The Heinsenberg’s Uncertainty principle was proposed by a German theoretical physicist Werner Heisenberg in 1927. It dictated that at miniscule level of quantum mechanics, it becomes impossible to measure a particle’s exact location with any degree of precision. You can’t measure the article’s position without affecting it momentum in an unpredictable way. Uncertainty is inherent in the quantum realm.

The uncertainty principle can be a variety of mathematical inequalities asserting a fundamental limit to the precision with which certain pairs of physical properties of an article known as complementary variables. For example, the more precisely the position of some particles is determined, the less precisely its momentum can be known and vice versa.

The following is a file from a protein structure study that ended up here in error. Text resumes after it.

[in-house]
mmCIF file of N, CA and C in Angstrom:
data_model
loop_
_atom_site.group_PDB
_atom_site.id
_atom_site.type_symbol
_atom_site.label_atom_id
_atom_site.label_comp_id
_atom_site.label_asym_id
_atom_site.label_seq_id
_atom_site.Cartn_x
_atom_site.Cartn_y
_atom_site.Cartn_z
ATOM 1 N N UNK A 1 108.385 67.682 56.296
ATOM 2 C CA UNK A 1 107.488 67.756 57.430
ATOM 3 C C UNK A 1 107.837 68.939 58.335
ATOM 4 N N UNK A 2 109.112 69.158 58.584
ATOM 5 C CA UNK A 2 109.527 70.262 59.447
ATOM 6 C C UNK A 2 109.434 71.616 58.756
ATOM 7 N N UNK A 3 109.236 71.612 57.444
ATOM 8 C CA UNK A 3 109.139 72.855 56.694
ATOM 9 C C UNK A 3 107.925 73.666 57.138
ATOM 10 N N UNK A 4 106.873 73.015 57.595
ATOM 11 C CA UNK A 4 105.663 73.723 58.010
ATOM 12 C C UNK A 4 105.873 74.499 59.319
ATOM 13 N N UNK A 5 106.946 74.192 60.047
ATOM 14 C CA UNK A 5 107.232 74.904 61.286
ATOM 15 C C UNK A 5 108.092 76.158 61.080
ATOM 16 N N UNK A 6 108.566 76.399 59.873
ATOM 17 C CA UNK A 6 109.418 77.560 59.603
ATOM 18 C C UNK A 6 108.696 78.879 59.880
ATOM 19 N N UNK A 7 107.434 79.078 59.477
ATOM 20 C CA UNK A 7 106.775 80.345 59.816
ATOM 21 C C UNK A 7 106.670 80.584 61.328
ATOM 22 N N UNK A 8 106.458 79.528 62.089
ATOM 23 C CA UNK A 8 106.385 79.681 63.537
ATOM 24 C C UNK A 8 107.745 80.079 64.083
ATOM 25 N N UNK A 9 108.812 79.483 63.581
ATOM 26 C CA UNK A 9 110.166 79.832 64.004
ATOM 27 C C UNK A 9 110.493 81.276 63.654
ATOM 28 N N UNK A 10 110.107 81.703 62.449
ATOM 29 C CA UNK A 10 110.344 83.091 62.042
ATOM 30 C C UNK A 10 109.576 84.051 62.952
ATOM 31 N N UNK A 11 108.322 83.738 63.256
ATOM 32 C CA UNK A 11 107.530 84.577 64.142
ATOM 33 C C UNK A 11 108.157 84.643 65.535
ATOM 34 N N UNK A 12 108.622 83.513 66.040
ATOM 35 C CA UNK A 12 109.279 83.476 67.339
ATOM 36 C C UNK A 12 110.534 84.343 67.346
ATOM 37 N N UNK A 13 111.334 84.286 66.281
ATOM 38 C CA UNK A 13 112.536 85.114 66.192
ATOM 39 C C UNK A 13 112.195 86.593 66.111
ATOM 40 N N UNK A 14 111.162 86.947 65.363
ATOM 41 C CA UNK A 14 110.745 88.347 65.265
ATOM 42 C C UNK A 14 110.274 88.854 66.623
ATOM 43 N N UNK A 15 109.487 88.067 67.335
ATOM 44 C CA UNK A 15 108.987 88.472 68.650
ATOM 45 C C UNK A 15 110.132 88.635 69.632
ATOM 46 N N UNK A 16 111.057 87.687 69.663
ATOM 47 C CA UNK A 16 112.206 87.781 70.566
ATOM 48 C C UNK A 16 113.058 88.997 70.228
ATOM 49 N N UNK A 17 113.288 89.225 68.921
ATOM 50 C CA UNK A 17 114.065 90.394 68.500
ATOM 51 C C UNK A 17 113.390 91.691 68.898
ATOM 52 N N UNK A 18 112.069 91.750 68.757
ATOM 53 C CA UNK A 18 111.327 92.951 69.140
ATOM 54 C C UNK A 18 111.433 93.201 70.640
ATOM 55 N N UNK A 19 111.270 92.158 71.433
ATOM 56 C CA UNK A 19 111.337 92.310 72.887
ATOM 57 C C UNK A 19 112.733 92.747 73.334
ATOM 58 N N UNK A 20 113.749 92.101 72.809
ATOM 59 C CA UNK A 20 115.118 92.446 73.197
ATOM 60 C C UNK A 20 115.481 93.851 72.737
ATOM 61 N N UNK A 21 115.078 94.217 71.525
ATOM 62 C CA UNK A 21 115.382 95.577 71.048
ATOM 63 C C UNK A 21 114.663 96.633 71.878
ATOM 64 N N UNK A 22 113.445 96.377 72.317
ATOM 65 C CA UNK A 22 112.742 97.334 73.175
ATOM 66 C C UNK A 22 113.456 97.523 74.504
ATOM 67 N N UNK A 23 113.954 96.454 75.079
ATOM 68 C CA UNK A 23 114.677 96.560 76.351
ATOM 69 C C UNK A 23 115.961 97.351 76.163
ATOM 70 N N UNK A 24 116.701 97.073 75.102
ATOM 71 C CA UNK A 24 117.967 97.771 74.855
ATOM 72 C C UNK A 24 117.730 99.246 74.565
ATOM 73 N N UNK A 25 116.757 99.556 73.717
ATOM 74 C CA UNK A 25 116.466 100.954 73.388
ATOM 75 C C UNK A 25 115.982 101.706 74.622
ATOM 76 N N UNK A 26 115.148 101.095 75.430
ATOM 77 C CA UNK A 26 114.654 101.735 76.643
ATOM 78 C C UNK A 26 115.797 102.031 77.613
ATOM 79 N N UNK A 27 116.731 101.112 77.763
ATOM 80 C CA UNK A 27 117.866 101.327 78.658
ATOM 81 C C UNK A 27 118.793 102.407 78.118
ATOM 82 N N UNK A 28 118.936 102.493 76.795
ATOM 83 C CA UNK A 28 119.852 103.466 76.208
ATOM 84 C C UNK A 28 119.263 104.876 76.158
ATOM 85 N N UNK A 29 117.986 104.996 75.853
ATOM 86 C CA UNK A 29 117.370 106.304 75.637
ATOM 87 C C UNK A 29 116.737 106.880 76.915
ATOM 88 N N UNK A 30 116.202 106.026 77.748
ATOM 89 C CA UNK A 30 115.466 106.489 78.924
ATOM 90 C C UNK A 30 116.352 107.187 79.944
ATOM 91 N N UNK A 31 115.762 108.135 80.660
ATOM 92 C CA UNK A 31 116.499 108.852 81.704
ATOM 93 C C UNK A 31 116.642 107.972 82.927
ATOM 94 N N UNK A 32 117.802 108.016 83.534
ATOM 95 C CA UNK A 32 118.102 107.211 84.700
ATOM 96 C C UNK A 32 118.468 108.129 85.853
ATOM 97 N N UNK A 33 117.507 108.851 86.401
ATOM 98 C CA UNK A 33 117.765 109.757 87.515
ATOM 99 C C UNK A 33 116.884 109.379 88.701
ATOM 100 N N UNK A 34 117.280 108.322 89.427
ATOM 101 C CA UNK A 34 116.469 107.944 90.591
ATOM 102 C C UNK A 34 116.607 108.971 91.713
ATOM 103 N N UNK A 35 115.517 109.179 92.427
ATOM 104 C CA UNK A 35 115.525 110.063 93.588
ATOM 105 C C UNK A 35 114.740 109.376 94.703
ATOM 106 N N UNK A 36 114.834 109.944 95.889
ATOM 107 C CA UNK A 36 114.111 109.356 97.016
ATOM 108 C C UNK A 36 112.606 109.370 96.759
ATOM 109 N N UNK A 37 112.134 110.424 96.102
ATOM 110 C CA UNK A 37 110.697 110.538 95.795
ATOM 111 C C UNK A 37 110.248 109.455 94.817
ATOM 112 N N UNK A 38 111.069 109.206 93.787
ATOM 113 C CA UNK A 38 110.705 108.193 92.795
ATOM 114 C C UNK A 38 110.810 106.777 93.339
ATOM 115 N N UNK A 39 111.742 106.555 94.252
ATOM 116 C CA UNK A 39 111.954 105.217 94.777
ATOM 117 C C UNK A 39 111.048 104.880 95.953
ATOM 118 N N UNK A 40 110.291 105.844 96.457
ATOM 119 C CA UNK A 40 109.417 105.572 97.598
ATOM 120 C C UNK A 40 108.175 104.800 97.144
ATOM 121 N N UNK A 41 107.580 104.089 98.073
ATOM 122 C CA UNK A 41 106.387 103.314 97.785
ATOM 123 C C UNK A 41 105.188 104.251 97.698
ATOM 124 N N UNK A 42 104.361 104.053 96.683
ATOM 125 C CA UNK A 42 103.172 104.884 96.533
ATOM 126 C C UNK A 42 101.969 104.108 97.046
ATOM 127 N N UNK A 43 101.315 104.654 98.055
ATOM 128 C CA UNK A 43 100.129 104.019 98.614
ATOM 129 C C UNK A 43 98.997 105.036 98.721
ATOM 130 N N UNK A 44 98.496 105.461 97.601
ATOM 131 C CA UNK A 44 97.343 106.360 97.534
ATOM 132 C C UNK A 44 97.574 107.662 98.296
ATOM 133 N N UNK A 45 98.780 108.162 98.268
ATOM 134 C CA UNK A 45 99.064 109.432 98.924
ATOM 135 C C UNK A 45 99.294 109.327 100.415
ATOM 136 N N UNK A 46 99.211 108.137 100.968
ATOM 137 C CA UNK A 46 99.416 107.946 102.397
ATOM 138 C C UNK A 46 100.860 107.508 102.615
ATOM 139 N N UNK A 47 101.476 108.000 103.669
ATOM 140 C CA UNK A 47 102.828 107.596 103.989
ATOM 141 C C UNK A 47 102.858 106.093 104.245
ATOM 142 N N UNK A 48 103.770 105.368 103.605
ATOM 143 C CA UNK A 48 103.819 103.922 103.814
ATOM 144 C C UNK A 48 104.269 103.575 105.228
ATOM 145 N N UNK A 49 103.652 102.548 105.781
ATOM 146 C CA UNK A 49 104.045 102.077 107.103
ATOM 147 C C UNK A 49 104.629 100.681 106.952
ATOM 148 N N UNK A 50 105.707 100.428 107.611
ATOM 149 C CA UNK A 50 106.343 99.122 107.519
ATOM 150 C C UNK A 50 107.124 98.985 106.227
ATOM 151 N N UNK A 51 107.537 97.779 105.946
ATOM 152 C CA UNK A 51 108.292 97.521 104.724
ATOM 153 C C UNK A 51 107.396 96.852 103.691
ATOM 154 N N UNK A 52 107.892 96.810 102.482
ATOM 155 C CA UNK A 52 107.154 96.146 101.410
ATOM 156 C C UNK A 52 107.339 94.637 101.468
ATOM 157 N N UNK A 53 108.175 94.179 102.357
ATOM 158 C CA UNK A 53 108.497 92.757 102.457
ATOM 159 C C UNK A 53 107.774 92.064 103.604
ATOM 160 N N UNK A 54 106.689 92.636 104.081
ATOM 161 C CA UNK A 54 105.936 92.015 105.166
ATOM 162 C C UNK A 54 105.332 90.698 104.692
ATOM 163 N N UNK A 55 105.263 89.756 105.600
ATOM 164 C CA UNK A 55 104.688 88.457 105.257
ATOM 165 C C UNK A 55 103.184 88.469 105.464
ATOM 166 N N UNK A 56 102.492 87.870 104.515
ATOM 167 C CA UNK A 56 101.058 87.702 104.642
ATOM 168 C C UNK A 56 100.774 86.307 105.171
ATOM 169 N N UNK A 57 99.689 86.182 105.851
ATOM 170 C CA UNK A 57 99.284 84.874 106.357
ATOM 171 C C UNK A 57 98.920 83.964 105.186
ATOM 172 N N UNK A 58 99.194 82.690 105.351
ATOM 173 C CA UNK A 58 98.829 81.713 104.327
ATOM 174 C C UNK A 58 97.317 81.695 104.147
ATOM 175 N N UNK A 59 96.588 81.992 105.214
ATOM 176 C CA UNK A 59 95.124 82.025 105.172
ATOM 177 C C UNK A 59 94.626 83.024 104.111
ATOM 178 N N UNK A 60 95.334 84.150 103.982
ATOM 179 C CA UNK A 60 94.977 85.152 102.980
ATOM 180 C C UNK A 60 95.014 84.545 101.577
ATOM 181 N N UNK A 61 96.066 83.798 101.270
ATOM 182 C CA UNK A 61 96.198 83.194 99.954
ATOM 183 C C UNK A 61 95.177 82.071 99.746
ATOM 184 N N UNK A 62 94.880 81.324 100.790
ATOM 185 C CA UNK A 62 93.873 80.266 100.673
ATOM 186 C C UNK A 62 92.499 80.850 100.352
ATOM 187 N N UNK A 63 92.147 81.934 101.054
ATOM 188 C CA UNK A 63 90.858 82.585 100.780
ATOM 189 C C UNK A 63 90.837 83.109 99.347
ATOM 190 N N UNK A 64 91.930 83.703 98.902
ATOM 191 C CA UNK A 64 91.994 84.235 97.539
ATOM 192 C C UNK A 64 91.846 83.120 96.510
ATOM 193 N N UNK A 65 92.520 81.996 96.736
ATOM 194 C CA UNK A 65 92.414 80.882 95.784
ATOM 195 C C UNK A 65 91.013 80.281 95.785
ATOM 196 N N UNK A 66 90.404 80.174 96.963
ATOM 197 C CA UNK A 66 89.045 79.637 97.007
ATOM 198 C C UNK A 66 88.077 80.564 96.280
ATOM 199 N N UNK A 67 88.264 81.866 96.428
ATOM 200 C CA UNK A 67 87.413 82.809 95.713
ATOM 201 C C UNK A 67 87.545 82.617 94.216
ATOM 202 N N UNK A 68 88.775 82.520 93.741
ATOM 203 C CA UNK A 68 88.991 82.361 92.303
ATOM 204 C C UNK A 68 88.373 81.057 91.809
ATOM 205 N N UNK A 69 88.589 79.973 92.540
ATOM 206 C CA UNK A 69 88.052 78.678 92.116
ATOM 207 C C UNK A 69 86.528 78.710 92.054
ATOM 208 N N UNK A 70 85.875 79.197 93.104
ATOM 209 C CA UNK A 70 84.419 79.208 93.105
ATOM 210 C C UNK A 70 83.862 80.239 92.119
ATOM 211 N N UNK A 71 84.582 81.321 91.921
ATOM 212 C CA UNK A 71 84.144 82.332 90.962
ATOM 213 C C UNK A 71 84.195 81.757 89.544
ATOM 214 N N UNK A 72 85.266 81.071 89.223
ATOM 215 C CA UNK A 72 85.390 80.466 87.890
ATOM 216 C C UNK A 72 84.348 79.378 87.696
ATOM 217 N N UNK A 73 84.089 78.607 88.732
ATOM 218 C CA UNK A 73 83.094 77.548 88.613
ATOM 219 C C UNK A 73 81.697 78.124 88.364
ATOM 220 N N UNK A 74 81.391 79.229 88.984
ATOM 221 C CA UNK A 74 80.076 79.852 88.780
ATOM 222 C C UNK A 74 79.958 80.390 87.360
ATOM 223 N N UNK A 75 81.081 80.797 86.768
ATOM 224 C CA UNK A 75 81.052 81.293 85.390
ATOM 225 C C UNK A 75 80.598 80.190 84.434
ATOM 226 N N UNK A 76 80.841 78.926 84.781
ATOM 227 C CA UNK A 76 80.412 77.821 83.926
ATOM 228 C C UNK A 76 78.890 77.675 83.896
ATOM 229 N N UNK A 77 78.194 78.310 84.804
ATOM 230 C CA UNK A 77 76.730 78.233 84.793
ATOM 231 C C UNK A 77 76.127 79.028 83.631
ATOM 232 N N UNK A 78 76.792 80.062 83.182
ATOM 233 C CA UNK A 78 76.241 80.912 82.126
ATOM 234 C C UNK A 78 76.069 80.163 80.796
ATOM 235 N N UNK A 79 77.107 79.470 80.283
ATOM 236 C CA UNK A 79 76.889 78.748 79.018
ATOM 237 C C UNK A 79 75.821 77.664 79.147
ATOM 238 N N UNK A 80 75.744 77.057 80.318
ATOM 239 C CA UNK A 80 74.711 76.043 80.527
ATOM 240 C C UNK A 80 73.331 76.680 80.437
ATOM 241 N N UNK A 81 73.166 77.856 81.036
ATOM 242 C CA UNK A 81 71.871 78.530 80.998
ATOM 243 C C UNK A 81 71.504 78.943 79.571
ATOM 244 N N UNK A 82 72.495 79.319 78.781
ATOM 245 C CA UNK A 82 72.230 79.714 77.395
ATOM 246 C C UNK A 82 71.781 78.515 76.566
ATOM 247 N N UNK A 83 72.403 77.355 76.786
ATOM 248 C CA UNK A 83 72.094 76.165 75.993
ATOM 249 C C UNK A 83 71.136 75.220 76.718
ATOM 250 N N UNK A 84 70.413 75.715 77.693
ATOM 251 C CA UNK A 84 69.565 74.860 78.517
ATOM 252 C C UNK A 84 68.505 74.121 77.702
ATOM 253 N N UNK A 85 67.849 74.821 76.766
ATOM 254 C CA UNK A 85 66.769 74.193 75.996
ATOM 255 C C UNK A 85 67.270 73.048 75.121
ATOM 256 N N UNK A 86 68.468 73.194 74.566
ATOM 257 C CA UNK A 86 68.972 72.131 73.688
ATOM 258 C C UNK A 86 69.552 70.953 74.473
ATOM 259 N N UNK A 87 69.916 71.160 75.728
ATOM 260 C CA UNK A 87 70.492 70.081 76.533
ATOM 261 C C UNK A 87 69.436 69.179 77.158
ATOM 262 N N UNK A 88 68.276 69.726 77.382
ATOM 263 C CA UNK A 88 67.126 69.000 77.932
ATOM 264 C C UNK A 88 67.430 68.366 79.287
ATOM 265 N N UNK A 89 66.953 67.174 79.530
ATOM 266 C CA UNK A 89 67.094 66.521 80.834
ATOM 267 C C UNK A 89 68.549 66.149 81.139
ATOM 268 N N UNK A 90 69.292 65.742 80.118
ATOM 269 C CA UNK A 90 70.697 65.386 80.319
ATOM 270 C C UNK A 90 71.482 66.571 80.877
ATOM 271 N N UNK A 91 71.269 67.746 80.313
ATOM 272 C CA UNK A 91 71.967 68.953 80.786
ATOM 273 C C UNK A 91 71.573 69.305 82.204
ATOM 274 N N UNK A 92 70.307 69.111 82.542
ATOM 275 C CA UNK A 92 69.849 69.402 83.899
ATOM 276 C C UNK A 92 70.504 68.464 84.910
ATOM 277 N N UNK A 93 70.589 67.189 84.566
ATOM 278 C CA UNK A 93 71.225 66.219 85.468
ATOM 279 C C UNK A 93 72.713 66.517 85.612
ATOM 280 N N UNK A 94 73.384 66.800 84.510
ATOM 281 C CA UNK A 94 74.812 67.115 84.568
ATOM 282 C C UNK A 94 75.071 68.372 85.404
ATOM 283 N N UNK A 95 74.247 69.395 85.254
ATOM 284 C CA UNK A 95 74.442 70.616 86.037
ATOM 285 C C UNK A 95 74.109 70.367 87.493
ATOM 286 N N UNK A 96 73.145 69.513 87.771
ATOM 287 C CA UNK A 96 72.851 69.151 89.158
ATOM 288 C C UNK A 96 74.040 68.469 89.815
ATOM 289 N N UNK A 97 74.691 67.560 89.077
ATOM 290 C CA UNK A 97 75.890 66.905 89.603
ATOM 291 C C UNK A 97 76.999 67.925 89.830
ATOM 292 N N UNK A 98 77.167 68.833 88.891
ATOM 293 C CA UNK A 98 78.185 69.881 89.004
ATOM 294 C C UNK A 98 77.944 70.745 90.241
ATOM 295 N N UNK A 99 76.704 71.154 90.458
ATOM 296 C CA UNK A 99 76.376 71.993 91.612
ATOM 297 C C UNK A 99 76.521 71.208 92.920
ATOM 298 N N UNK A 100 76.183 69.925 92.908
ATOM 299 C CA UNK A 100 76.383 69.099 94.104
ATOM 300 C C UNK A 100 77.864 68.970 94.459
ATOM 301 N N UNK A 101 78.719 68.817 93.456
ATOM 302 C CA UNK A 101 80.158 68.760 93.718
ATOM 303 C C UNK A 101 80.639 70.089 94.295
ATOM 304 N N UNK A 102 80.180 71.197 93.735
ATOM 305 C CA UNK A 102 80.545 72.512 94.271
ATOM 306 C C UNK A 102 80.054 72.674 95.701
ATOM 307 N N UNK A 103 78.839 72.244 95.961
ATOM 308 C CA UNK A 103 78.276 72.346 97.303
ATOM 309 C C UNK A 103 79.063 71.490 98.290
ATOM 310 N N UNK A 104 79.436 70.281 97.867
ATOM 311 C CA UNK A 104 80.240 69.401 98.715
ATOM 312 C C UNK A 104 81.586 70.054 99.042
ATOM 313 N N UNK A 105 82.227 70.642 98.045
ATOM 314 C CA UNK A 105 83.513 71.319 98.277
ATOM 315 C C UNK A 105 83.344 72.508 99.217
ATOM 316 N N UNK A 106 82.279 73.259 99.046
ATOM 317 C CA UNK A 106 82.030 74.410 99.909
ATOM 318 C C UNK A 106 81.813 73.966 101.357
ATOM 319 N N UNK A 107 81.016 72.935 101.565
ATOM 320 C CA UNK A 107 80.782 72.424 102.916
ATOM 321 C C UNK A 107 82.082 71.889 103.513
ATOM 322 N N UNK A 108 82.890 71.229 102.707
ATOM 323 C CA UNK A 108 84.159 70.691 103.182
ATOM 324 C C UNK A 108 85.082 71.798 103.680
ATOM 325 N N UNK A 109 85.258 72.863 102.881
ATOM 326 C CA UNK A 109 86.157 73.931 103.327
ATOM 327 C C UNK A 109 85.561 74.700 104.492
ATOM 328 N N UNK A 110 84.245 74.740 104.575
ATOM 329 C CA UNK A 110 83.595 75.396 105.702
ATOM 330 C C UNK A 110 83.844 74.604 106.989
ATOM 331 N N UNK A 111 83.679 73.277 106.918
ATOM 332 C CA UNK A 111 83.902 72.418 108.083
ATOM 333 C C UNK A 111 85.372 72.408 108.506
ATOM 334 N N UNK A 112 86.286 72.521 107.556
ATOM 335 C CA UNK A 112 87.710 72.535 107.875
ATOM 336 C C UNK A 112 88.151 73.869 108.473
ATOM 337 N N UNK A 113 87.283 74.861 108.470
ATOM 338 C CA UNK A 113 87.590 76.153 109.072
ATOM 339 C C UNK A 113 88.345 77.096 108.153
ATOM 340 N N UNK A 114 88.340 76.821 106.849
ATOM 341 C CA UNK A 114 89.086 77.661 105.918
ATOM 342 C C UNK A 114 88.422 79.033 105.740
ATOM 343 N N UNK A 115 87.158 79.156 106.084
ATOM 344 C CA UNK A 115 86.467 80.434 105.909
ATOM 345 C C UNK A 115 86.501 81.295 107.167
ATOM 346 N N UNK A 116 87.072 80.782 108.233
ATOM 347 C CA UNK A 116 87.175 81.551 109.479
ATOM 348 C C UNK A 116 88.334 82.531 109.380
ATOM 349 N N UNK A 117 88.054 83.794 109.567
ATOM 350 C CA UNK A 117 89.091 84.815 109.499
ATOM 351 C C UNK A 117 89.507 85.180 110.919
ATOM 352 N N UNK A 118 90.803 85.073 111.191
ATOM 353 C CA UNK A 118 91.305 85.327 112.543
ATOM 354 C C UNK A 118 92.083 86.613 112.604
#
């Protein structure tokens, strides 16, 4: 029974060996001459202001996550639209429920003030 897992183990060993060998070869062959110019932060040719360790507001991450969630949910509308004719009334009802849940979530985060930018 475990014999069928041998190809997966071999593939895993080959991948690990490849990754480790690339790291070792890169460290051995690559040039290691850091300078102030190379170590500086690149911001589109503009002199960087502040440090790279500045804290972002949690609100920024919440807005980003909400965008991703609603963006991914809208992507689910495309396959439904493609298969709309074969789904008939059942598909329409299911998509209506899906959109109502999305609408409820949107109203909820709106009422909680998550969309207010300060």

In the past the uncertainty principle has been confused with the observer effect. The observer effect notes the measurements of certain systems cannot be made without affecting the systems. Heisenberg explained the observer effect at the quantum level as a physical explanation of quantum uncertainty.

The uncertainty principle is a basic result in quantum mechanics. Typically experiments in quantum mechanics observer aspects of it. Some experiments may deliberately test a particular for of the uncertainty principle as part of their main research program.